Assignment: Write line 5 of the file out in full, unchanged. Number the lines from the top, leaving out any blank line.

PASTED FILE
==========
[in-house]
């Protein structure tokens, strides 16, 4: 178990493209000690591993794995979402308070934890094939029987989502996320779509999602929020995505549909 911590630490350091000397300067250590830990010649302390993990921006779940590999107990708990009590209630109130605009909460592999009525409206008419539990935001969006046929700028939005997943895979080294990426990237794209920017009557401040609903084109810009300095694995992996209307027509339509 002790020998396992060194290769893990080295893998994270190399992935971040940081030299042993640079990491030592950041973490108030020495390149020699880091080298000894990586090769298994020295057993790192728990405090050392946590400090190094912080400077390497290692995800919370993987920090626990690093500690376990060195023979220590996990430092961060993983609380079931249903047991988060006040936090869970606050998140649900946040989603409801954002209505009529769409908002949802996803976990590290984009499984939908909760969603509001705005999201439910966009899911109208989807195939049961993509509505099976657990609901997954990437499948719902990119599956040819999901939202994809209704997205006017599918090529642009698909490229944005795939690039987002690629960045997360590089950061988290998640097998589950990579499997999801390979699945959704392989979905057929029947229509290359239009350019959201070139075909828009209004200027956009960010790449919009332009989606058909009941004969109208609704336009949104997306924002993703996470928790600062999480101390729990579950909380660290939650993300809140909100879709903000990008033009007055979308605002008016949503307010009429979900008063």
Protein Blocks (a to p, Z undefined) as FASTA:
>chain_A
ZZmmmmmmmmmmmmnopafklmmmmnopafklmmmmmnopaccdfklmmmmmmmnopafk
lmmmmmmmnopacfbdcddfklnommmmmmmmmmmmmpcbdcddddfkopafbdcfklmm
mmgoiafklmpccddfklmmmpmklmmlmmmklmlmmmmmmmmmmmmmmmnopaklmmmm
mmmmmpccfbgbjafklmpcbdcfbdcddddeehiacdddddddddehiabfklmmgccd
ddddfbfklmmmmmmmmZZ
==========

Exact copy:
ZZmmmmmmmmmmmmnopafklmmmmnopafklmmmmmnopaccdfklmmmmmmmnopafk